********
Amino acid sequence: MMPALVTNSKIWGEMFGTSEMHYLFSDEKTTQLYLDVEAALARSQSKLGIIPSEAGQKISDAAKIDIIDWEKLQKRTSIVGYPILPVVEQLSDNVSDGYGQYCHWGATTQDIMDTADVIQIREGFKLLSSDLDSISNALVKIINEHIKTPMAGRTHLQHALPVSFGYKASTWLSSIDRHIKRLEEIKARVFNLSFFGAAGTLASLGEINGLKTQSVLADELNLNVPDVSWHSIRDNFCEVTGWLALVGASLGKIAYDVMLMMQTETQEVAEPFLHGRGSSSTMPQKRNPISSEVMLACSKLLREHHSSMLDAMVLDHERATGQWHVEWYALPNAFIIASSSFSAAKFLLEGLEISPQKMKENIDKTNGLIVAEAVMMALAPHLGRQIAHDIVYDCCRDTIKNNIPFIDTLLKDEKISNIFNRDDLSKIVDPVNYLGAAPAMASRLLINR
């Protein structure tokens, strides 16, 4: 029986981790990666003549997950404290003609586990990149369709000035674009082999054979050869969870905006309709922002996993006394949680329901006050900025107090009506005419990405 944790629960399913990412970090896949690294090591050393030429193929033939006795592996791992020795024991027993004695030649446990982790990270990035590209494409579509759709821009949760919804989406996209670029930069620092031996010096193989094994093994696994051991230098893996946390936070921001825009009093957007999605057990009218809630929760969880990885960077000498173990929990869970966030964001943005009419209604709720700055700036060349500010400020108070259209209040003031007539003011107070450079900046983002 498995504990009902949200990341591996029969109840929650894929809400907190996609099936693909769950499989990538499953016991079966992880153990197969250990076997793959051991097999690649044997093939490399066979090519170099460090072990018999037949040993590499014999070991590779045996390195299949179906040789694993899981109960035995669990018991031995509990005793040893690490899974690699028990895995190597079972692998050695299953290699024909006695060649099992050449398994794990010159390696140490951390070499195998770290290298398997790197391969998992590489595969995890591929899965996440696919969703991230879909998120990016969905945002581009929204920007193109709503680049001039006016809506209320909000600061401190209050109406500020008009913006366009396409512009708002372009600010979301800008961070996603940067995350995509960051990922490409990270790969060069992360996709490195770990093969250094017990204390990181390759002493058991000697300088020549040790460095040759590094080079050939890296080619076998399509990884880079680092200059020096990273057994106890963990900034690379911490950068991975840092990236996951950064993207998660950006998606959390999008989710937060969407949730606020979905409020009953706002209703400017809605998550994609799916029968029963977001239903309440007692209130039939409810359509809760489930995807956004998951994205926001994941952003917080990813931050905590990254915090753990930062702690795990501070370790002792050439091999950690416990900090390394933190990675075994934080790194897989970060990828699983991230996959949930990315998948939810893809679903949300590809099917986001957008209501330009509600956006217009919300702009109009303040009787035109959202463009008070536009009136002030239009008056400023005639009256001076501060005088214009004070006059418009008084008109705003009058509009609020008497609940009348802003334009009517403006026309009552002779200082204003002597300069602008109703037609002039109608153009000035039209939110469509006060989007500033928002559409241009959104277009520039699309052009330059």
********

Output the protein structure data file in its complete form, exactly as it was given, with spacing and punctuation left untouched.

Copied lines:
Amino acid sequence: MMPALVTNSKIWGEMFGTSEMHYLFSDEKTTQLYLDVEAALARSQSKLGIIPSEAGQKISDAAKIDIIDWEKLQKRTSIVGYPILPVVEQLSDNVSDGYGQYCHWGATTQDIMDTADVIQIREGFKLLSSDLDSISNALVKIINEHIKTPMAGRTHLQHALPVSFGYKASTWLSSIDRHIKRLEEIKARVFNLSFFGAAGTLASLGEINGLKTQSVLADELNLNVPDVSWHSIRDNFCEVTGWLALVGASLGKIAYDVMLMMQTETQEVAEPFLHGRGSSSTMPQKRNPISSEVMLACSKLLREHHSSMLDAMVLDHERATGQWHVEWYALPNAFIIASSSFSAAKFLLEGLEISPQKMKENIDKTNGLIVAEAVMMALAPHLGRQIAHDIVYDCCRDTIKNNIPFIDTLLKDEKISNIFNRDDLSKIVDPVNYLGAAPAMASRLLINR
């Protein structure tokens, strides 16, 4: 029986981790990666003549997950404290003609586990990149369709000035674009082999054979050869969870905006309709922002996993006394949680329901006050900025107090009506005419990405 944790629960399913990412970090896949690294090591050393030429193929033939006795592996791992020795024991027993004695030649446990982790990270990035590209494409579509759709821009949760919804989406996209670029930069620092031996010096193989094994093994696994051991230098893996946390936070921001825009009093957007999605057990009218809630929760969880990885960077000498173990929990869970966030964001943005009419209604709720700055700036060349500010400020108070259209209040003031007539003011107070450079900046983002 498995504990009902949200990341591996029969109840929650894929809400907190996609099936693909769950499989990538499953016991079966992880153990197969250990076997793959051991097999690649044997093939490399066979090519170099460090072990018999037949040993590499014999070991590779045996390195299949179906040789694993899981109960035995669990018991031995509990005793040893690490899974690699028990895995190597079972692998050695299953290699024909006695060649099992050449398994794990010159390696140490951390070499195998770290290298398997790197391969998992590489595969995890591929899965996440696919969703991230879909998120990016969905945002581009929204920007193109709503680049001039006016809506209320909000600061401190209050109406500020008009913006366009396409512009708002372009600010979301800008961070996603940067995350995509960051990922490409990270790969060069992360996709490195770990093969250094017990204390990181390759002493058991000697300088020549040790460095040759590094080079050939890296080619076998399509990884880079680092200059020096990273057994106890963990900034690379911490950068991975840092990236996951950064993207998660950006998606959390999008989710937060969407949730606020979905409020009953706002209703400017809605998550994609799916029968029963977001239903309440007692209130039939409810359509809760489930995807956004998951994205926001994941952003917080990813931050905590990254915090753990930062702690795990501070370790002792050439091999950690416990900090390394933190990675075994934080790194897989970060990828699983991230996959949930990315998948939810893809679903949300590809099917986001957008209501330009509600956006217009919300702009109009303040009787035109959202463009008070536009009136002030239009008056400023005639009256001076501060005088214009004070006059418009008084008109705003009058509009609020008497609940009348802003334009009517403006026309009552002779200082204003002597300069602008109703037609002039109608153009000035039209939110469509006060989007500033928002559409241009959104277009520039699309052009330059």